Asked by Anonymous at 10:36 PM on Feb. 24, 2010 in Just for Fun
Answer by ceallaigh at 10:38 PM on Feb. 24, 2010
Answer by Anonymous at 10:39 PM on Feb. 24, 2010
Answer by t1gger143 at 10:40 PM on Feb. 24, 2010
Answer by Anonymous at 10:41 PM on Feb. 24, 2010
Answer by Anonymous at 10:44 PM on Feb. 24, 2010
I am a preschool teacher and there is one child in my classroom who is on a very healthy diet, however, I think that it is doing her more harm than good. The mother does not let her have anything other than what is on her list. While that is good and all, later in life when the child is the one making the decisions, I think it will come back and be a negative thing. All foods are good in moderation. However, the mother is depriving her child of being able to learn this. I honestly think that when the child is older, she will either be anorexic or bulimic. It's not so much about the food, but the way the mother is teaching her about it. I think the mother has the child's best interest at heart, but she is really missing out on the important lessons on nutrition and food habits.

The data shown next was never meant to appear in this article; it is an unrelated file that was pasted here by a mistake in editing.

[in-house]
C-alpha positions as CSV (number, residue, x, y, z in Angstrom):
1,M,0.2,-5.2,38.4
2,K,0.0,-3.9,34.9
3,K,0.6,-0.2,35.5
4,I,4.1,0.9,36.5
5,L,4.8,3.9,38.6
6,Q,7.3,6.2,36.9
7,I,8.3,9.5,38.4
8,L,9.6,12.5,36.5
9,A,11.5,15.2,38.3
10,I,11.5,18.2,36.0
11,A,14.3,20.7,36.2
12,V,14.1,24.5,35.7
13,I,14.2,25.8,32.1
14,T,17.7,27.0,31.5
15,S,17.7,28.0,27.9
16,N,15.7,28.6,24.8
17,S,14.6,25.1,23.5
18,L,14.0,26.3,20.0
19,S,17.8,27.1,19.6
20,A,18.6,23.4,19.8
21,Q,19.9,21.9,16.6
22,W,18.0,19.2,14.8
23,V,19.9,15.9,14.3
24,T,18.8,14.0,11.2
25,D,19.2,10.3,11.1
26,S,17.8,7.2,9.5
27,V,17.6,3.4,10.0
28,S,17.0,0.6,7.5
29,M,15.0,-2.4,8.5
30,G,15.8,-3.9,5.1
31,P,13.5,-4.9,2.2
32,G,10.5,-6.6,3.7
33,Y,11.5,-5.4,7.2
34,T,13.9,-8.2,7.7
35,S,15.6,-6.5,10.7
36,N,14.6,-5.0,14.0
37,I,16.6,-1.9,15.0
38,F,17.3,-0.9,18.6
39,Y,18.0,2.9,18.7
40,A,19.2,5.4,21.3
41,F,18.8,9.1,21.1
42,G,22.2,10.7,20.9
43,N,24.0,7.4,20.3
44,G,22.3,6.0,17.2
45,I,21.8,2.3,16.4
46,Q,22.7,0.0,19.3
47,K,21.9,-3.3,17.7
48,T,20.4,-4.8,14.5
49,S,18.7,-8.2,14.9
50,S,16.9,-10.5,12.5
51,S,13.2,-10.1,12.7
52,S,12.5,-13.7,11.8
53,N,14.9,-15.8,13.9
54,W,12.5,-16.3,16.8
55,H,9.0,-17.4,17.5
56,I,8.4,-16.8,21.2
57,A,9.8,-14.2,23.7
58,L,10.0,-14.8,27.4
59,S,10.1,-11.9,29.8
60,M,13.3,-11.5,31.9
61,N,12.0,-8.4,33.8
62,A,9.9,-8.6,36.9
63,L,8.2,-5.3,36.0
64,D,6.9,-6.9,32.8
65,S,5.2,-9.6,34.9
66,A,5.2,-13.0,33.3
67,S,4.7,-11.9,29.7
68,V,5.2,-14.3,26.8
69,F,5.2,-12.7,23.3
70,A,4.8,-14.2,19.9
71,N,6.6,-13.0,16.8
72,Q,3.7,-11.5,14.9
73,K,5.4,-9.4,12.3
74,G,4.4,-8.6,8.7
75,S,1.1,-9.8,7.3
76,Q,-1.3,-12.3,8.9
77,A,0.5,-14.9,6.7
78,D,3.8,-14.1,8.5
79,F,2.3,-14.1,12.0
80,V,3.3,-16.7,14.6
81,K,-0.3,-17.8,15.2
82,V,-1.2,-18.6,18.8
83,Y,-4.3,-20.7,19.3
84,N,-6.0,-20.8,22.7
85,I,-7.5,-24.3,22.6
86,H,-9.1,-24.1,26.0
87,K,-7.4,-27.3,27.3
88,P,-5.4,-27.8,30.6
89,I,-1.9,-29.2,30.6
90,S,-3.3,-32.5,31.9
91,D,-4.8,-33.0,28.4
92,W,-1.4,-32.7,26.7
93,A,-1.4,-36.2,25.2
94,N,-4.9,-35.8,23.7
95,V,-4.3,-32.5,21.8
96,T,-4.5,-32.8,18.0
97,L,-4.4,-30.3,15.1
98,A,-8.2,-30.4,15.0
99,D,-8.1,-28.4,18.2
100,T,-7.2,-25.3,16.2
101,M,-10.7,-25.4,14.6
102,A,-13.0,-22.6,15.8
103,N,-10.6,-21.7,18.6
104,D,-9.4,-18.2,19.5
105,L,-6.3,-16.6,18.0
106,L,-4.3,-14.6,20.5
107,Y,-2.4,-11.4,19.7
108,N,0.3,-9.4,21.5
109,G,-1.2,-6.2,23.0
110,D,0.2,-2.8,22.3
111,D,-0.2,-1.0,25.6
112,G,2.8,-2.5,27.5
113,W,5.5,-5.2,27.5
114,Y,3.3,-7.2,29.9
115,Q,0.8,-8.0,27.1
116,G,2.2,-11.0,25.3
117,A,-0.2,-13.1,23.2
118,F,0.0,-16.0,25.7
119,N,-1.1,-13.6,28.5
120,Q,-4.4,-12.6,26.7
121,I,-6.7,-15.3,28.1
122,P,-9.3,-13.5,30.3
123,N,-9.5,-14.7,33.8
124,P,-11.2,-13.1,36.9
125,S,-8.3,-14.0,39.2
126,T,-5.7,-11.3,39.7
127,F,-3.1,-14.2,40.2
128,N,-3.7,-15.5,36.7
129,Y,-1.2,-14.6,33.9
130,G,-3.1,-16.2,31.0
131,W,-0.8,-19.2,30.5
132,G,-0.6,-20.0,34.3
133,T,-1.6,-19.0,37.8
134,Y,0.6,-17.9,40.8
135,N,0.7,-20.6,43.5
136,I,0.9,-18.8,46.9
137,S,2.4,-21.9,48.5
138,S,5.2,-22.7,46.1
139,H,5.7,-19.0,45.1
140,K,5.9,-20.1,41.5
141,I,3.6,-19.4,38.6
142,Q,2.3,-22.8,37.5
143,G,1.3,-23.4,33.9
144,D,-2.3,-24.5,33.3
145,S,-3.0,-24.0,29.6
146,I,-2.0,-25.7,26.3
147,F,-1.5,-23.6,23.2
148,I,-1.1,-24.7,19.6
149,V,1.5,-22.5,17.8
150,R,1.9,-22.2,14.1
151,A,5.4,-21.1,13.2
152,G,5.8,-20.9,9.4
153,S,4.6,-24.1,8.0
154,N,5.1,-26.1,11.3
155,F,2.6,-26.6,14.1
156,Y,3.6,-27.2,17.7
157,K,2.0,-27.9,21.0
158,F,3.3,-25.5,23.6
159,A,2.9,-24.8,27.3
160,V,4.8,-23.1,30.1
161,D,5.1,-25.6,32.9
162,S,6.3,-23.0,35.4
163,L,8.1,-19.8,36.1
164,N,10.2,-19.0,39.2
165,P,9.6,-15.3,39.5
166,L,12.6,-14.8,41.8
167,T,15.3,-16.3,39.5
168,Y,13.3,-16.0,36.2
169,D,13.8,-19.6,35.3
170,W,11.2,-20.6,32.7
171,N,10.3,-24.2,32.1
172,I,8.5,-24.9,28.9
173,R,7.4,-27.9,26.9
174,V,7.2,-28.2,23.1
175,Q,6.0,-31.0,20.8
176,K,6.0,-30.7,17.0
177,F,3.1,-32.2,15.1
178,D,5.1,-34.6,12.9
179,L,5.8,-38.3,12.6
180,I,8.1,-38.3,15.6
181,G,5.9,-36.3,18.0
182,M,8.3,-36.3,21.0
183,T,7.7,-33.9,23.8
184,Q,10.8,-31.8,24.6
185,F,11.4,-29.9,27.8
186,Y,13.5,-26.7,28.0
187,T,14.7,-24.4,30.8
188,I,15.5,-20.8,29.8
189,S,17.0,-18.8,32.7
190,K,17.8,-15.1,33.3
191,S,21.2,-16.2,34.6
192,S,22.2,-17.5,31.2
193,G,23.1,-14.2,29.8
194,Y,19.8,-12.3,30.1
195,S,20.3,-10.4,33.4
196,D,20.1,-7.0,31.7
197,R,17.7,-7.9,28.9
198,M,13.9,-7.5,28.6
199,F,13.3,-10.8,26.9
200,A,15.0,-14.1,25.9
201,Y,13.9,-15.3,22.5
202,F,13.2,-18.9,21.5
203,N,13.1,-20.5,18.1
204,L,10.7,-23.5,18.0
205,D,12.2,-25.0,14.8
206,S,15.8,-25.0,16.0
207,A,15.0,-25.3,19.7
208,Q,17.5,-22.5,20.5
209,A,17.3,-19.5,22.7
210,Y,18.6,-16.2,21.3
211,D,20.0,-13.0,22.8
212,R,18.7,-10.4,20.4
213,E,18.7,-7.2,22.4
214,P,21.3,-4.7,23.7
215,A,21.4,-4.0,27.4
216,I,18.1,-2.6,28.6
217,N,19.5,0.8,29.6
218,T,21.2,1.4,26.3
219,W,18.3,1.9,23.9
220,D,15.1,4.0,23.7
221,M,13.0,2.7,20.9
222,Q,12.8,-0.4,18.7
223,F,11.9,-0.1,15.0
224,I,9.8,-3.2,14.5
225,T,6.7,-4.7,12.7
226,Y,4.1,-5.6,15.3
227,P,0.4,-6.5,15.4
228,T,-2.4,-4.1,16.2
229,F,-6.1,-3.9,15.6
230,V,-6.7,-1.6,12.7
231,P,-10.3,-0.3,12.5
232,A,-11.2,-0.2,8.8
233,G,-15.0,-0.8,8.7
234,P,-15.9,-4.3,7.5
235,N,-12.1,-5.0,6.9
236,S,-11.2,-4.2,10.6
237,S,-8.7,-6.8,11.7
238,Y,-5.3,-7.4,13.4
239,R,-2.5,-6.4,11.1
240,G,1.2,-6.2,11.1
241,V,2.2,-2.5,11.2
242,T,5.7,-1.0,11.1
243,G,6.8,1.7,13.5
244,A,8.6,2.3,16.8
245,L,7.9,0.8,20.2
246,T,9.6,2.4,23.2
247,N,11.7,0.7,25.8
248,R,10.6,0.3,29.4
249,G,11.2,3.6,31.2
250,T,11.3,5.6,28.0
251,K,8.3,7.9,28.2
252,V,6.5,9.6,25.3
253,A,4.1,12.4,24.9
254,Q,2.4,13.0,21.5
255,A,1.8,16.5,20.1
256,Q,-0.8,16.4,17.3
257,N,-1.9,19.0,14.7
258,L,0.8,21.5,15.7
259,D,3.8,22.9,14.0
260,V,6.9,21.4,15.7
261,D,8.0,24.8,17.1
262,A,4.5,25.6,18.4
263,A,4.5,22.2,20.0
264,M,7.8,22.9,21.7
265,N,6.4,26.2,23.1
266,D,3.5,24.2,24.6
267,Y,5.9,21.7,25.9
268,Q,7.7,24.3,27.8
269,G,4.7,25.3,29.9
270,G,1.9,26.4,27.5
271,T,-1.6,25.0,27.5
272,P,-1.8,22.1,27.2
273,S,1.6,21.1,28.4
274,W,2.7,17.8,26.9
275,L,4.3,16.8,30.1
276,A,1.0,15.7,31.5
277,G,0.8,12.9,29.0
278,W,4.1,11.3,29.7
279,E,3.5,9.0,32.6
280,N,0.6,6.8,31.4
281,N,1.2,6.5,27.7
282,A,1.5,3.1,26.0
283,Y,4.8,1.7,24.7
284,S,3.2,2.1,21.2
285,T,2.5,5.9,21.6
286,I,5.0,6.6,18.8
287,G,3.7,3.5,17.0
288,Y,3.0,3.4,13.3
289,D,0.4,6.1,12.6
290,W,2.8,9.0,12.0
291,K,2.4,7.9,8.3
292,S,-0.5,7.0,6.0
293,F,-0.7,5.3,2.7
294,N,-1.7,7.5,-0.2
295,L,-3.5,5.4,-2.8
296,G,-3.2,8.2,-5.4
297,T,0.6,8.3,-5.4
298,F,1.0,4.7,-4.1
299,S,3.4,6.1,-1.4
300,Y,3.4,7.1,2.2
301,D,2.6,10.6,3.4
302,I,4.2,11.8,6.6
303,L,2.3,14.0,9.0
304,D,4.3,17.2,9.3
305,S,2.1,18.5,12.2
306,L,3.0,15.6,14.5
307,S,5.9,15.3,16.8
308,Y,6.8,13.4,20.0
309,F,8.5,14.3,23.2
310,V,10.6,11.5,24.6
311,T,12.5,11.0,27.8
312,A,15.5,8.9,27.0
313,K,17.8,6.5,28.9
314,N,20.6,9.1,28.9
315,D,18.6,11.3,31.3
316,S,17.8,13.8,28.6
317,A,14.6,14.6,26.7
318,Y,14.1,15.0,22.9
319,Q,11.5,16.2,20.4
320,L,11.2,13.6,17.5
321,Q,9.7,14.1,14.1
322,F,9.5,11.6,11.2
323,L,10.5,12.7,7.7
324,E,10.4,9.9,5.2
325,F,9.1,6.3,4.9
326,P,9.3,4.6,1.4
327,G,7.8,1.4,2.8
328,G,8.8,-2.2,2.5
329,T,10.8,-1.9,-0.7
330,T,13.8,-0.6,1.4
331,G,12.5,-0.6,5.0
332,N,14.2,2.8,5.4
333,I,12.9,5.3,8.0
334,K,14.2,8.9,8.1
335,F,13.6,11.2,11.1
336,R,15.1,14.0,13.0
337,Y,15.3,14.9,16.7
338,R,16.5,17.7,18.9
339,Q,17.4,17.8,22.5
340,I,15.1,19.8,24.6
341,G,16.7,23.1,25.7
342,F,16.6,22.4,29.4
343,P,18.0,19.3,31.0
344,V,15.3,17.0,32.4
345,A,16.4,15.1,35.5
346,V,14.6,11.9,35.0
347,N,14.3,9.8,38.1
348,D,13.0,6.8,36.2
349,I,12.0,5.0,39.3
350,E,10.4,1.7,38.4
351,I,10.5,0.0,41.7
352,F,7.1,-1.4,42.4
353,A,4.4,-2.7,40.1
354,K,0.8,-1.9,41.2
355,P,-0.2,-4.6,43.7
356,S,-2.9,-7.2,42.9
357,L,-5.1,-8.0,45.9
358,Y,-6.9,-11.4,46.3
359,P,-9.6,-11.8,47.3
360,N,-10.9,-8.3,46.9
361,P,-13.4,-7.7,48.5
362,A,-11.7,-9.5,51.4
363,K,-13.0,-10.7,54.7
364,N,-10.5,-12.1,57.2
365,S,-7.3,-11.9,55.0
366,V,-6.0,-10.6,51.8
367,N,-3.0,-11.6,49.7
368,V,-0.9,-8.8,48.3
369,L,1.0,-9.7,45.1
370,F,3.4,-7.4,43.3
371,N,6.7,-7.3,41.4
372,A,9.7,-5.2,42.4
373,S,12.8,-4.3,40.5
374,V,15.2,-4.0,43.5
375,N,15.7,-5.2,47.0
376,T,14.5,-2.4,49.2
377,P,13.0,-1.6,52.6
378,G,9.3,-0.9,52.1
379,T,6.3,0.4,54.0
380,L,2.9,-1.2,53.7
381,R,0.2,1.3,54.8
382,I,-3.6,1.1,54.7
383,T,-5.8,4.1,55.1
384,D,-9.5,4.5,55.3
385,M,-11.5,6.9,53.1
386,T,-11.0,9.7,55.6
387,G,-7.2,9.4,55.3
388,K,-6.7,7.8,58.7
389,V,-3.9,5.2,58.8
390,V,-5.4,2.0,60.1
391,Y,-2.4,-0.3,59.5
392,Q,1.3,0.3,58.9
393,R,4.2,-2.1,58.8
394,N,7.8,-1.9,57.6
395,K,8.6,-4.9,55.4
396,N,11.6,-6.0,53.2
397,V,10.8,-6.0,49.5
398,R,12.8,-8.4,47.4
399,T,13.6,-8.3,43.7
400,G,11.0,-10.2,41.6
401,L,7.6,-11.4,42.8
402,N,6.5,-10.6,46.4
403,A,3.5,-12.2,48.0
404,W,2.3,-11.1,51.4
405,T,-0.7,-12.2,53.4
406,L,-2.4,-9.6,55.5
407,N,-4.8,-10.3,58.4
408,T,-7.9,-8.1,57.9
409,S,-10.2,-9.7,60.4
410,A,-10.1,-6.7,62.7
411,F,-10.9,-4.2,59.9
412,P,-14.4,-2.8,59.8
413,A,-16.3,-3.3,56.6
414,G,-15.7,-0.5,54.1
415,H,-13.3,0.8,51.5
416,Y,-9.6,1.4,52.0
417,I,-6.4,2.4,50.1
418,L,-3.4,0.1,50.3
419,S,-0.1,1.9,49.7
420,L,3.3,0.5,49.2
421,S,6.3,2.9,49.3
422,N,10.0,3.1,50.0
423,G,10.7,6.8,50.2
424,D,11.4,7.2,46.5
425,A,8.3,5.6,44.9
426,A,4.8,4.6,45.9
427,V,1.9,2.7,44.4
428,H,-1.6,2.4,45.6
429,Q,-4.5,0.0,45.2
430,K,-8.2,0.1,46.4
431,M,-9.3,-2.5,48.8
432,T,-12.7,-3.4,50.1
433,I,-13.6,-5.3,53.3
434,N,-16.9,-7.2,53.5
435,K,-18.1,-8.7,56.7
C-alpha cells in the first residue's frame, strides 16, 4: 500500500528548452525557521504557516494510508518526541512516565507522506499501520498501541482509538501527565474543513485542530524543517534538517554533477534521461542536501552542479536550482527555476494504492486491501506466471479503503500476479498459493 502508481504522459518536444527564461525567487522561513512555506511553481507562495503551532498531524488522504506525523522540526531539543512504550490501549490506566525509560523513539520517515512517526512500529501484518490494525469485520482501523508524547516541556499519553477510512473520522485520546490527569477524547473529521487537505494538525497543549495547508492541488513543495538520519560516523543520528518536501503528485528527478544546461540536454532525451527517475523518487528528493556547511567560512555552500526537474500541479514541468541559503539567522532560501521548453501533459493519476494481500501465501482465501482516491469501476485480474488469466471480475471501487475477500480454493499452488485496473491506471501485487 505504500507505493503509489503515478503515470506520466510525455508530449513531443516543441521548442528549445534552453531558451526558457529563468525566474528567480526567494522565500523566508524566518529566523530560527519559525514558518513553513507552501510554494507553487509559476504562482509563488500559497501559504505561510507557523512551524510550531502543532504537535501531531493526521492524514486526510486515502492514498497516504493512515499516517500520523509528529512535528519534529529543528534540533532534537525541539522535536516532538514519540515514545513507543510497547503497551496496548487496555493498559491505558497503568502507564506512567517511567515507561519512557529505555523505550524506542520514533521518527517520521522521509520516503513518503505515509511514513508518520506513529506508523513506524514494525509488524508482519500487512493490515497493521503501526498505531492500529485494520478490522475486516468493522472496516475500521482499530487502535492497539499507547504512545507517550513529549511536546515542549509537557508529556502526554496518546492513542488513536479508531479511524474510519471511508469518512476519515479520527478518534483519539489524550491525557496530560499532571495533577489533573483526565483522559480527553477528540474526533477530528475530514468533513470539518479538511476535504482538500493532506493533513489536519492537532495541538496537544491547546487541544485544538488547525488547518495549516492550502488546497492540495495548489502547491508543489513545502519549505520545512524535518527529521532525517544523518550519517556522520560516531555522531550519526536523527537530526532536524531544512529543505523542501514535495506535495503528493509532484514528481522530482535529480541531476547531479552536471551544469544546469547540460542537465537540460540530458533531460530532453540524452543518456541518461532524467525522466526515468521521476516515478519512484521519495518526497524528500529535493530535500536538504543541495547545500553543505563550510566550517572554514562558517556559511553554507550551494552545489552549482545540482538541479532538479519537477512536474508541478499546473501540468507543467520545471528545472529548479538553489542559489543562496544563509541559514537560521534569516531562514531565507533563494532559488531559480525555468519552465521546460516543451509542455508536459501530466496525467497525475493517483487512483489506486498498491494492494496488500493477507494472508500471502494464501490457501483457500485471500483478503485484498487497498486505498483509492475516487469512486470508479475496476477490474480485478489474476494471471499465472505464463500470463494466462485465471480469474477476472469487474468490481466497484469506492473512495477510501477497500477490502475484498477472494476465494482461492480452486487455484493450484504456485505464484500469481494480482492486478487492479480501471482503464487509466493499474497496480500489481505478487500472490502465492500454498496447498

Answer by Anonymous at 10:46 PM on Feb. 24, 2010
Answer by Anonymous at 10:56 PM on Feb. 24, 2010
Anon :56, the child does not have an allergy (we have to be notified if she does). The mom stated that her reason for this diet is because she was fat as a child and she doesn't want her child to go through what she did. I understand that, but I think it is more important to talk and model moderation rather than you can't have that or that or that and you must eat this and this and this. The mom examines our menu's on a monthly basis and marks out what she can't have. By the time she is done the whole menu is nearly marked out. She does bring the food in herself, but there are several days that she eats the same thing for breakfast, lunch, and snack for 3 or 4 days straight.
Answer by Anonymous at 11:04 PM on Feb. 24, 2010
Answer by soyousay at 11:05 PM on Feb. 24, 2010
Answer by Anonymous at 11:05 PM on Feb. 24, 2010